Haloperidol, an antipsychotic, is the latest drug to join my mother’s lengthy prescription.
Before that was lorazepam, to tamp down evening anxiety, manage the ‘sundowning’ that could keep her awake until sun-up, and ignite her for 36-hour insomniac stretches, in a strung-out state of high alert and distressing disconnection.
Who are those people outside, is that the army? Are they rounding up an attack? Will they kill me? Am I safe?
There is nobody there. I draw the curtains to obscure this frightening vision. I place half a benzo on her tongue. Within 20 minutes, the fear dissipates.
And before that, before the lorazepam, we added Omeprazole to ease digestion sluggish from a lack of activity, a stomach upset by an expanding list of medications.
Dementia presents with a host of symptoms nobody told me about. I am aware of scrambling to keep one step ahead. To try to prop up my mother's failing body as Alzheimer's tears her brain apart.
Incontinence. Urinary first and then fecal. She has lost the sense of urgency—knowing when she needs "to go." And so I am only aware she’s gone by the smell.
If I notice any evidence of straining, I must titrate the doses of stool softener upwards. Constipation in one so sedentary, whose appetite has diminished despite the treats I nudge towards her to tempt her (Coke, chocolate, full-fat too-sweet yogurt), must be avoided at all costs.
I change my mother’s diaper often, and still not nearly often enough. I smear the same zinc barrier cream on the inflamed skin of her buttocks as I did with my babies.
I drop painkillers to the back of her tongue and then press a child’s cup with a straw to her lips, "Here, ma, sip."
There is pain in her back from sitting curled too long in a chair; a soreness in her knees from the creeping stiffness of inactivity; aches that she cannot describe. Cannot name.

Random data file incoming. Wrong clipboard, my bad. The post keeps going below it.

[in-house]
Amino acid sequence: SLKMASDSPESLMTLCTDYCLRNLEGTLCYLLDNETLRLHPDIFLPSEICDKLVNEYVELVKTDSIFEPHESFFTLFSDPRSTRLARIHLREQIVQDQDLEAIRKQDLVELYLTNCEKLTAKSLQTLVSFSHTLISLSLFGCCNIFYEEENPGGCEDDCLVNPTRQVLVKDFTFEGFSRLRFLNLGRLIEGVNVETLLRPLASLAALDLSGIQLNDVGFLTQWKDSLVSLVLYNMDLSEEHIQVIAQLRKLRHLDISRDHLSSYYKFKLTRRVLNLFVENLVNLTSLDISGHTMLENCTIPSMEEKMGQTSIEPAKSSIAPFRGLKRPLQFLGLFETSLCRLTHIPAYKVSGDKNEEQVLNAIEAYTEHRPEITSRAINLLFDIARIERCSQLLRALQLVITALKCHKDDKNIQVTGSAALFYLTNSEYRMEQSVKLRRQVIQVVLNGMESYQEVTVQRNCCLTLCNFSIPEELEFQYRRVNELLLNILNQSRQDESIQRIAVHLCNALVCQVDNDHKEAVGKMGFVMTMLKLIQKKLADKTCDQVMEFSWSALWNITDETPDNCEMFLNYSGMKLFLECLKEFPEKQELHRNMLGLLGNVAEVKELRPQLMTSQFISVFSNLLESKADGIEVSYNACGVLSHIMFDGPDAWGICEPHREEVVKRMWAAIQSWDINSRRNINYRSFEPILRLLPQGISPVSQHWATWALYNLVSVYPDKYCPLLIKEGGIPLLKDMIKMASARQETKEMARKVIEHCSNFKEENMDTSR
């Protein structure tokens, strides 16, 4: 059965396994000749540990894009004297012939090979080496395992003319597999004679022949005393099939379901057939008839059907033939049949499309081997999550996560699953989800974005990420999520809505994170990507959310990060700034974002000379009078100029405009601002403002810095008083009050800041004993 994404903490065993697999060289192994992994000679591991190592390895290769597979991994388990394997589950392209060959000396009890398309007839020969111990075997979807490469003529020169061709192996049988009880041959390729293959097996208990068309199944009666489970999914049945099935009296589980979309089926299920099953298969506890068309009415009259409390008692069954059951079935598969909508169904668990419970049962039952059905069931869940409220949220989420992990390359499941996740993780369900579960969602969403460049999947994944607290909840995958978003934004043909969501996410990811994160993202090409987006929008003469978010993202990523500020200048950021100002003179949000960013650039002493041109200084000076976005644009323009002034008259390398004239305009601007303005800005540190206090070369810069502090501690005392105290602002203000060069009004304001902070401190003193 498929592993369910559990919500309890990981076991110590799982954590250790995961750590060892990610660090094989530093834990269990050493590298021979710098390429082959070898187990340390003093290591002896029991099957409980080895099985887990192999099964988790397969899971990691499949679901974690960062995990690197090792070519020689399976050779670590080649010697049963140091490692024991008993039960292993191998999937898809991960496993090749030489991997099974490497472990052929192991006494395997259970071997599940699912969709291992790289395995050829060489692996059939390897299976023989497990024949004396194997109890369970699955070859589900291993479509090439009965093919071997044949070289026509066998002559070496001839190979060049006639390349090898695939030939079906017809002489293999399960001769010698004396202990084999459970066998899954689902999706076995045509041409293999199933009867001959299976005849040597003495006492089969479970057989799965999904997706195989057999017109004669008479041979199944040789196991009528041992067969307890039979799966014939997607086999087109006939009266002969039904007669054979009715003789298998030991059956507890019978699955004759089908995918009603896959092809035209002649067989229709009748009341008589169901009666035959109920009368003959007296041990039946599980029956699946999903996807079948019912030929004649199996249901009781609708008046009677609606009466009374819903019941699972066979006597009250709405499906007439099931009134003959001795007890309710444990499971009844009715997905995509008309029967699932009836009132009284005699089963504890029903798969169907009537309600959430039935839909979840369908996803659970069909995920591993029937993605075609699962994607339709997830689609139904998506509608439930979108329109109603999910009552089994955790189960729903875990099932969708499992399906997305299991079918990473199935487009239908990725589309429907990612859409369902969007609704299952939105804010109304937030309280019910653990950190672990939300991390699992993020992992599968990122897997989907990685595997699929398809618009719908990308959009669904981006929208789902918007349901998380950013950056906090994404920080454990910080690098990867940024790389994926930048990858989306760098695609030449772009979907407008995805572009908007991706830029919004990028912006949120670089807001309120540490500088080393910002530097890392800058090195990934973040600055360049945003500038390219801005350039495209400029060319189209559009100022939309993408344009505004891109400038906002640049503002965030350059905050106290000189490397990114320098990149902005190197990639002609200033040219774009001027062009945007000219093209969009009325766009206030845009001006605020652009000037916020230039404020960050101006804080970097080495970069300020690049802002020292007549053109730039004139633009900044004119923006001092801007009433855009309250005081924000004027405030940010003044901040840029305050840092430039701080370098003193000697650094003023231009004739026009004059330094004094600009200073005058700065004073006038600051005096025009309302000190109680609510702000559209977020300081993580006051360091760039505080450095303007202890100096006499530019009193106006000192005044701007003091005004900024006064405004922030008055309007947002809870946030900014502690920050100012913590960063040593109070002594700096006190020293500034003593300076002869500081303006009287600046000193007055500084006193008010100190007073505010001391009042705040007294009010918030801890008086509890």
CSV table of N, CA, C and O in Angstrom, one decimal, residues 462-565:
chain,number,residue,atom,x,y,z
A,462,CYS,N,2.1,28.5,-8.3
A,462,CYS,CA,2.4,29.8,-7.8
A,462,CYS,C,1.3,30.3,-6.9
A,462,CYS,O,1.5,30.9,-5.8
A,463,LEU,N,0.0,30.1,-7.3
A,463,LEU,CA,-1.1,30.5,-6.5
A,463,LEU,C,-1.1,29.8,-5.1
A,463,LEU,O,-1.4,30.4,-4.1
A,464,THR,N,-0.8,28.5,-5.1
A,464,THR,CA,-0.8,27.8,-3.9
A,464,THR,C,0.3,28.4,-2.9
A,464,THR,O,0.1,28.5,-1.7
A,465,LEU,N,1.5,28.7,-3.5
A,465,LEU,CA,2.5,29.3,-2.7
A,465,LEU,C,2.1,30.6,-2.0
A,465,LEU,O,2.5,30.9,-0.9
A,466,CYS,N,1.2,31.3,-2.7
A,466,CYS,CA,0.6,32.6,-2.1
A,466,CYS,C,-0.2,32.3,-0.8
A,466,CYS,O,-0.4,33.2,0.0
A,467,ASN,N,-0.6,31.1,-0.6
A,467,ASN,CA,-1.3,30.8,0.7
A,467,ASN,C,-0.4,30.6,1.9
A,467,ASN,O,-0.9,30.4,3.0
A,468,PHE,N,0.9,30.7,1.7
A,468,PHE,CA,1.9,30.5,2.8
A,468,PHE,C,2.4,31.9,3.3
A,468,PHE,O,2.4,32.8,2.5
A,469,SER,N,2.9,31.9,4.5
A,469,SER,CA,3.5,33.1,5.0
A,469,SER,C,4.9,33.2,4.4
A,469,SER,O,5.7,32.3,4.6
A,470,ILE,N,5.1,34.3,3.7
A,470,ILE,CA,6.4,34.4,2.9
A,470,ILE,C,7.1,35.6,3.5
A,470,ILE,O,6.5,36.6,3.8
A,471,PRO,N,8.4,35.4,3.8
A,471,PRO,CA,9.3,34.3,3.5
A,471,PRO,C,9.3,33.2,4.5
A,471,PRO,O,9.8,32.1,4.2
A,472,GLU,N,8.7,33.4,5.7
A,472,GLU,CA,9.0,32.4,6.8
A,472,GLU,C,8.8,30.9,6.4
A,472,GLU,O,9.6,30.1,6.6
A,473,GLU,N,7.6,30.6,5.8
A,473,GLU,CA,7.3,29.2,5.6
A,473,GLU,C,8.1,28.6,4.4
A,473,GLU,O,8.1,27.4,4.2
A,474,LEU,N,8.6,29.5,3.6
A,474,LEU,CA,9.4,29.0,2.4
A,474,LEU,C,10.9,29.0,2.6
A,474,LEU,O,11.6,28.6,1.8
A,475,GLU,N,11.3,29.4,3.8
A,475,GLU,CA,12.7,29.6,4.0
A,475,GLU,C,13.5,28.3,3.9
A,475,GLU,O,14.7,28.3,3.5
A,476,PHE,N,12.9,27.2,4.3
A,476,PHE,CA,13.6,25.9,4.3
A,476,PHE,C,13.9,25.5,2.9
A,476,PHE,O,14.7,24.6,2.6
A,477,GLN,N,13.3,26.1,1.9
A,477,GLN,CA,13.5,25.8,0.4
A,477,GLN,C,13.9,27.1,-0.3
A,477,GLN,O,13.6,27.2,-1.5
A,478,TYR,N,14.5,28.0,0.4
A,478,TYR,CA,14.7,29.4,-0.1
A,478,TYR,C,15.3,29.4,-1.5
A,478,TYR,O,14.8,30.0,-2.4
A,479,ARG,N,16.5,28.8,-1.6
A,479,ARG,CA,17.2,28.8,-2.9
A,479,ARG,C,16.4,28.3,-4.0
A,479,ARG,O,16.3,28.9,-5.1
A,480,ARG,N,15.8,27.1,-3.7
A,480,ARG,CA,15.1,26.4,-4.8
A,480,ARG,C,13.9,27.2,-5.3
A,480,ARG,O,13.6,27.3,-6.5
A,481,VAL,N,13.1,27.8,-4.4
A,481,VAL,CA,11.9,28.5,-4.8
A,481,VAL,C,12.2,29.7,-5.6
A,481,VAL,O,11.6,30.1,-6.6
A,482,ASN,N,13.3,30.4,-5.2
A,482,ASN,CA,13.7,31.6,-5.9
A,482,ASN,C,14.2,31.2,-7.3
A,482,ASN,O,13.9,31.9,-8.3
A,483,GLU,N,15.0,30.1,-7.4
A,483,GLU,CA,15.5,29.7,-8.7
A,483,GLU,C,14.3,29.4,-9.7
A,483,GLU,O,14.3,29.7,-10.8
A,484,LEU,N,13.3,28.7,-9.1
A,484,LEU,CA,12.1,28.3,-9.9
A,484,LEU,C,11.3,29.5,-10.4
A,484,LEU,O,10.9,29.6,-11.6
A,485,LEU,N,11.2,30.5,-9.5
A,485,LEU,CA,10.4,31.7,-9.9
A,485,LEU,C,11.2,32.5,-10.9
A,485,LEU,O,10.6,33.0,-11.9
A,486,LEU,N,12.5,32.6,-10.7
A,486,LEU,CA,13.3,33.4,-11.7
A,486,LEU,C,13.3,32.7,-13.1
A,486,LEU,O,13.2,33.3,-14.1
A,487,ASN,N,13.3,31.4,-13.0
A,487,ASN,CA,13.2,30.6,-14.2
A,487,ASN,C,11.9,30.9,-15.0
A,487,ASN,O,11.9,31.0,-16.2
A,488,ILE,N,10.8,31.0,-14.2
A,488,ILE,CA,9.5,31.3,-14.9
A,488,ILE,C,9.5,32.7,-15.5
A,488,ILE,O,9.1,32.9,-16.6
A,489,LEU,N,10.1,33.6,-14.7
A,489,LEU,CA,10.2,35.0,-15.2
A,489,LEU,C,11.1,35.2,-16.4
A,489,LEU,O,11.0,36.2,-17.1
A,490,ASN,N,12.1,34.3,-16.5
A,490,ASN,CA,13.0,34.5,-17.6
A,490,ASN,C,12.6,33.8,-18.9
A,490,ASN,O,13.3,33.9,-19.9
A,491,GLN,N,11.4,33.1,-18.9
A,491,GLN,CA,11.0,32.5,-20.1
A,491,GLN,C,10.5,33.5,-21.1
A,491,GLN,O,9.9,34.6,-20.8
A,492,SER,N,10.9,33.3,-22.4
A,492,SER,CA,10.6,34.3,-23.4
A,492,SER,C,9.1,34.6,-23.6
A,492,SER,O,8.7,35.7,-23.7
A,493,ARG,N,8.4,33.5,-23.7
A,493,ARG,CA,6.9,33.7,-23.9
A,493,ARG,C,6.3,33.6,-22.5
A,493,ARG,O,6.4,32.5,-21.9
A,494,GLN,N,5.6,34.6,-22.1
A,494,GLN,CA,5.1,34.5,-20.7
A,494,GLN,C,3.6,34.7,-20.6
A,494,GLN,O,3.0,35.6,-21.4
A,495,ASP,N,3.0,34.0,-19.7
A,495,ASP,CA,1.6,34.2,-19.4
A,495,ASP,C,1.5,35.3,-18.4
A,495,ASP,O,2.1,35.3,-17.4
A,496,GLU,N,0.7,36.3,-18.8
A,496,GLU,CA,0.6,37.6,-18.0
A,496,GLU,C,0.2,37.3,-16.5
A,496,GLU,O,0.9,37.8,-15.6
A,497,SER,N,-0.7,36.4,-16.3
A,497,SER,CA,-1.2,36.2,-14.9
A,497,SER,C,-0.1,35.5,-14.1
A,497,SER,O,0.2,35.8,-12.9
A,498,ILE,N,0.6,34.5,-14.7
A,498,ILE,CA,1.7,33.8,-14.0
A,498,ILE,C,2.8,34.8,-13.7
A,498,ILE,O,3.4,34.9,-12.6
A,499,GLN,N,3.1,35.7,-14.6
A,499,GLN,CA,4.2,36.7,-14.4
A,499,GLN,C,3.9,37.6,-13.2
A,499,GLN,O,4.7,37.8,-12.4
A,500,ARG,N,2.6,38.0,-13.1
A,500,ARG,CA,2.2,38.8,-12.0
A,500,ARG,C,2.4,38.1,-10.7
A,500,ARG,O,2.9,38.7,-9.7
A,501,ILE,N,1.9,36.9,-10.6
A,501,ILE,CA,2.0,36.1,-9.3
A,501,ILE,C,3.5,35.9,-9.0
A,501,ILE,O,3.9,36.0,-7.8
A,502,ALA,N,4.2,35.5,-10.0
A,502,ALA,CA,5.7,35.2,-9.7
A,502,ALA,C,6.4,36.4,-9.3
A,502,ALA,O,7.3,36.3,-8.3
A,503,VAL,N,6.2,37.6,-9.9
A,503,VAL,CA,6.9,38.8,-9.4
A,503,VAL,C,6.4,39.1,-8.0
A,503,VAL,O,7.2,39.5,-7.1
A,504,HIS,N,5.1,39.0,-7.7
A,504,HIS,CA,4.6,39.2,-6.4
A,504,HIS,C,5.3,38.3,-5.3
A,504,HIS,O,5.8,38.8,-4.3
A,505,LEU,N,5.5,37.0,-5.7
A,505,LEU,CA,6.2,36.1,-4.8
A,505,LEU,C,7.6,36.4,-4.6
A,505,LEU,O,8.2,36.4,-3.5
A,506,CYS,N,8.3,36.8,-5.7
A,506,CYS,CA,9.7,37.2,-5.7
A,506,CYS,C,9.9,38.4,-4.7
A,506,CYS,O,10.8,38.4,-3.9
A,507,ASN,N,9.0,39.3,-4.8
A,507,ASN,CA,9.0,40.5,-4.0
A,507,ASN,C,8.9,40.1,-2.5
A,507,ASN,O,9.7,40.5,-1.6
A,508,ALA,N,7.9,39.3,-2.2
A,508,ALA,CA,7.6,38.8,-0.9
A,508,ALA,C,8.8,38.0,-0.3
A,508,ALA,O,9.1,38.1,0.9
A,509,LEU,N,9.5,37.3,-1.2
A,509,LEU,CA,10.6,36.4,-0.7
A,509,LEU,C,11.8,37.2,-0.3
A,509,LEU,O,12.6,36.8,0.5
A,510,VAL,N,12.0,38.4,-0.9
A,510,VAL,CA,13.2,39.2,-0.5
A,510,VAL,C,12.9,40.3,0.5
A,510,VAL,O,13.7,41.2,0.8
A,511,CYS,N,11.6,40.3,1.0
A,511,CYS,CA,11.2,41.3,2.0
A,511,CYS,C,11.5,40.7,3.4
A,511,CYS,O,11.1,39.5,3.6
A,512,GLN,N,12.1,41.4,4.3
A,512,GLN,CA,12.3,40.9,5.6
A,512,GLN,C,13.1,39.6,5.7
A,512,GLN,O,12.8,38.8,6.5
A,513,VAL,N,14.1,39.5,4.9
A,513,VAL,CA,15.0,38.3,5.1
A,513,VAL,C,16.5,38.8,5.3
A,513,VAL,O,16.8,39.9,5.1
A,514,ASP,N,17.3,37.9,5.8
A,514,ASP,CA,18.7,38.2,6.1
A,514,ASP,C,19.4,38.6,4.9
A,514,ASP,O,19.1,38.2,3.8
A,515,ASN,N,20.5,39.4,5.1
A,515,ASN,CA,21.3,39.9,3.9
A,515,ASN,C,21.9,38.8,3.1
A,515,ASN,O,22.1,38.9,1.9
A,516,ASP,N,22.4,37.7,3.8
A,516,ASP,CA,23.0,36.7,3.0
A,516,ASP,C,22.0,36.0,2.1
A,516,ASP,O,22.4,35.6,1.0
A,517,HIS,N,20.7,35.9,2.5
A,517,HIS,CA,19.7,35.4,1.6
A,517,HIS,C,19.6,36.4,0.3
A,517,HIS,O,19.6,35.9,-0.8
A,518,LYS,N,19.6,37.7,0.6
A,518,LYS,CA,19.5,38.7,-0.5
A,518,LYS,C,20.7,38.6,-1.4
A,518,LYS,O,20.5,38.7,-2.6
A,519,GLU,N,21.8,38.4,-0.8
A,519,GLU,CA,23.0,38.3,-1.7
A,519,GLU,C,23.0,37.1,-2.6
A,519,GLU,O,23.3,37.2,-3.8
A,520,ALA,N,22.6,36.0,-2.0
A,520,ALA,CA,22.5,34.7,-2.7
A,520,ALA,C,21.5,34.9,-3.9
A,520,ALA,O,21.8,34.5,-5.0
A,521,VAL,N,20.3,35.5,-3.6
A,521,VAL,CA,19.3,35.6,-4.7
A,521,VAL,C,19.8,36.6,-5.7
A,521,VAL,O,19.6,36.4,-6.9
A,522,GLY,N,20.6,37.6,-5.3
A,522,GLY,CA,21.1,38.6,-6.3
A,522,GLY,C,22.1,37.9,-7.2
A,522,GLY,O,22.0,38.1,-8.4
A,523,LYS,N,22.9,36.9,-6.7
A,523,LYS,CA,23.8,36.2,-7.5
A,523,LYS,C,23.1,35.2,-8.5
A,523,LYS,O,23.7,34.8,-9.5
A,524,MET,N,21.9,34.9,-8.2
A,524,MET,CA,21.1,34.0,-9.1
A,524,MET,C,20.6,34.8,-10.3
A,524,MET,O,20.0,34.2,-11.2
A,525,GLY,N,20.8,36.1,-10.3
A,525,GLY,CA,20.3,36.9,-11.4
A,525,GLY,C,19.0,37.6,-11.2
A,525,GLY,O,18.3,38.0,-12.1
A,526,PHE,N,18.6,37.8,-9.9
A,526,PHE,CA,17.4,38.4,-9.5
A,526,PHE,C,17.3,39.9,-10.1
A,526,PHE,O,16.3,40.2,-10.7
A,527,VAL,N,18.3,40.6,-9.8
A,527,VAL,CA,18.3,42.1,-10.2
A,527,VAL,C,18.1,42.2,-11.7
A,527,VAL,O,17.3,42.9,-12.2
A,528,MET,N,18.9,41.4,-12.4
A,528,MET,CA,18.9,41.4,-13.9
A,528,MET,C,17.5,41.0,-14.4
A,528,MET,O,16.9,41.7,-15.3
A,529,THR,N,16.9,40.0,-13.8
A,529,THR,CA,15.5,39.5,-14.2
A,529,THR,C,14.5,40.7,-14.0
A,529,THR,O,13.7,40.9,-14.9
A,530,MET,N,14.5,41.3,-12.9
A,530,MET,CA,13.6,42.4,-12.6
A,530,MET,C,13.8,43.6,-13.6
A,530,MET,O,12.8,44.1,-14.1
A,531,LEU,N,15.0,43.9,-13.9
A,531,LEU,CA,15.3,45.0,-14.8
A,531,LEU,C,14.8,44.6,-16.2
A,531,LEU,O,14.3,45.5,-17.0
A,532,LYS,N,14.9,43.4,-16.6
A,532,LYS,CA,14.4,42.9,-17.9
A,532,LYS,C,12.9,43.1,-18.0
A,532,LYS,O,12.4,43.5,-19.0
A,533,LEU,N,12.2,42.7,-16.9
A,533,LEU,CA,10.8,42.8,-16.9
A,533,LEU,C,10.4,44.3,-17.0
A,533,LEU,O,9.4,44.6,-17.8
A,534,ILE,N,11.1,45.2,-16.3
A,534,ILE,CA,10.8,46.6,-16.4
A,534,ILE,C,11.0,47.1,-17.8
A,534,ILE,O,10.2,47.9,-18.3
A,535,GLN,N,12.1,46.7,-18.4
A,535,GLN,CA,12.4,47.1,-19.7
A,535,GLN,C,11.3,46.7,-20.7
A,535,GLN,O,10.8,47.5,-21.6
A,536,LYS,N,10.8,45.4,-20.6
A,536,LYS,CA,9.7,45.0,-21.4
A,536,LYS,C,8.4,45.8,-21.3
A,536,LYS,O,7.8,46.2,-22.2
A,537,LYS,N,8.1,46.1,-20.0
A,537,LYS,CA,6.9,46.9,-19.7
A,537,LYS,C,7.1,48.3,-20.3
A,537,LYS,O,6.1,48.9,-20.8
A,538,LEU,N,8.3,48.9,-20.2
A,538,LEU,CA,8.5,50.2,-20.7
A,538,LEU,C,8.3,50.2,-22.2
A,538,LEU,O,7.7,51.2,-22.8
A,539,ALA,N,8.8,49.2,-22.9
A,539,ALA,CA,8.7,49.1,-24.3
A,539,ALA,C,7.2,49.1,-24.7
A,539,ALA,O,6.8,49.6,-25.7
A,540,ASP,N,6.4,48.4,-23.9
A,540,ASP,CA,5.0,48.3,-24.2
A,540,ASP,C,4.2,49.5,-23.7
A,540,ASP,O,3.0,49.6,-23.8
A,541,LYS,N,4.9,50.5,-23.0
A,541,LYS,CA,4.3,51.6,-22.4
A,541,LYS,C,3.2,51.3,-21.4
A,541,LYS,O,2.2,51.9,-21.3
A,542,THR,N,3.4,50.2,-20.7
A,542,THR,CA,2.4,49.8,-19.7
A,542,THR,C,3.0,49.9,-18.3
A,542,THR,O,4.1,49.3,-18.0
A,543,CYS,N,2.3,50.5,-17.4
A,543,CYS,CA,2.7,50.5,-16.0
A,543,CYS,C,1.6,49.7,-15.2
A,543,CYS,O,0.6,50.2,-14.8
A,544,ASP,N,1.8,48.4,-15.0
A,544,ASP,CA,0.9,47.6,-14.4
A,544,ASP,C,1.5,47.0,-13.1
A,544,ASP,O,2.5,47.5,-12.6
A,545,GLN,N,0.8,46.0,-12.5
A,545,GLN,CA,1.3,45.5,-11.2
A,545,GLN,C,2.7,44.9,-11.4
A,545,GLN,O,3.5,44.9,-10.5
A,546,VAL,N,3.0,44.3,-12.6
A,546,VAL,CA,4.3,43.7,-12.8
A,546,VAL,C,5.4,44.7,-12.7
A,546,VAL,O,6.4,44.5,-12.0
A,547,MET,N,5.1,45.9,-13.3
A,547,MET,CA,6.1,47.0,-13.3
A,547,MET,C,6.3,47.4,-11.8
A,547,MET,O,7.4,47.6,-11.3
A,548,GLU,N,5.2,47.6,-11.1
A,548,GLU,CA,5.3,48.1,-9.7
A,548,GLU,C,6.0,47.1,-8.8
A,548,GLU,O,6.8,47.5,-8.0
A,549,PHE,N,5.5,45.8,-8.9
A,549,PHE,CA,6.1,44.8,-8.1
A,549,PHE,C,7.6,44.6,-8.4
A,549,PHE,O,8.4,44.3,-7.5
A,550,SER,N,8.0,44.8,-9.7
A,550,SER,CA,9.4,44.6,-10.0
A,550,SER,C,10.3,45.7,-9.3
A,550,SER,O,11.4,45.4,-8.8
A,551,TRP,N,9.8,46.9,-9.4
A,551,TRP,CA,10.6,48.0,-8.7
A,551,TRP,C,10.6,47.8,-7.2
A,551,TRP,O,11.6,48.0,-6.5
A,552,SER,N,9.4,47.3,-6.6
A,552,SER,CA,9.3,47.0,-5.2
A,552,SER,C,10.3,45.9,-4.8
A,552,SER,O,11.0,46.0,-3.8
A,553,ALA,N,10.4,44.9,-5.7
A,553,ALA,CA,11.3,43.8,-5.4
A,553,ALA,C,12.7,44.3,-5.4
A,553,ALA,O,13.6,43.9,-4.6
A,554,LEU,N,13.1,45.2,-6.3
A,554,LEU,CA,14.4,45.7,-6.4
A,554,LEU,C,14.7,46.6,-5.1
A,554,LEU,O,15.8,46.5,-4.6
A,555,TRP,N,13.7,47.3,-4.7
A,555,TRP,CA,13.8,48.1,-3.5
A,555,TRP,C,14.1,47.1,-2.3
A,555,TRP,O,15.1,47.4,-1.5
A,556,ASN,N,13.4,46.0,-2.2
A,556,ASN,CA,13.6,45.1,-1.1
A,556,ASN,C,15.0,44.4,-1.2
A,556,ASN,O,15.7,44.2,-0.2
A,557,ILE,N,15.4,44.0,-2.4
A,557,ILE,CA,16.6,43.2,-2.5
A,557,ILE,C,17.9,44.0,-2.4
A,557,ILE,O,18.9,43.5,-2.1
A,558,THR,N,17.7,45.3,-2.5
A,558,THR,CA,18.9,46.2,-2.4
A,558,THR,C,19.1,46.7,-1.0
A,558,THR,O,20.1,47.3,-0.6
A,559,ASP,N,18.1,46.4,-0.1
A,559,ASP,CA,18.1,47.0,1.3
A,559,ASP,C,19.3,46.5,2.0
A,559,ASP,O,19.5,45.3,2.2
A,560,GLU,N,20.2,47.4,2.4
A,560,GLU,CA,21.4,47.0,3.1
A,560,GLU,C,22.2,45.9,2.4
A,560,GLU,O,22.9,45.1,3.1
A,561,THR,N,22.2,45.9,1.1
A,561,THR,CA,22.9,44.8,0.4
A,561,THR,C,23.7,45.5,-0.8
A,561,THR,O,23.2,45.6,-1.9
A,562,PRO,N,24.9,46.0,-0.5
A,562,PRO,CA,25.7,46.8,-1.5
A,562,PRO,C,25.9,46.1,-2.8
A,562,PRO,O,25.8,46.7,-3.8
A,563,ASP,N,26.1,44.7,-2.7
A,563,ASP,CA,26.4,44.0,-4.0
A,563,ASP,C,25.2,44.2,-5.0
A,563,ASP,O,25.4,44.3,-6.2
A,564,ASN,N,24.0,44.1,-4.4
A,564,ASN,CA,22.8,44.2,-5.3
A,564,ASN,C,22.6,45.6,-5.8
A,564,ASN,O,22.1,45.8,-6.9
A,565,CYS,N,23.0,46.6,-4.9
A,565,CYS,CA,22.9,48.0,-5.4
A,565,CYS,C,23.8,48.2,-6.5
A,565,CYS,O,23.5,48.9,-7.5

I urge her, as I did with my children when they were little and complained of some indescribable discomfort: "Show me. Show me where it hurts."
I do not know if my mother’s pain is real or imagined, if it is the perceived physicality of what is happening in her head.
Sometimes—not often, but sometimes—she voices heartbreaking recognition that all is not well.
“I think I am going mad."
"Why, ma?" I ask gently.
“Because I cannot think any thoughts. There is nothing in my head."
"Shall we have a cup of tea?" I suggest.
(Tea. Always tea. If in doubt: a distracting cup of tea with two-too many sugars. How long before she will be able to hold the cup safely to her mouth? The tremor in her hands is growing marked).
Her eyesight is going. I notice a milky opacity spilling into the deep sustaining chocolate brown of the iris. I tip her tablets onto my palm. She used to pluck them off, one by one, easily. Now she must feel about my open hand, groping for pills.
Who tells you all this?
Who tells you dementia starts in the head and then hijacks the body so that one by one, as her mental faculties go, her physical abilities—to walk, to wipe herself, to register thirst or hunger, know where a pain is—do too.
There are drugs for all these things. All of them.
Except the one we need most.
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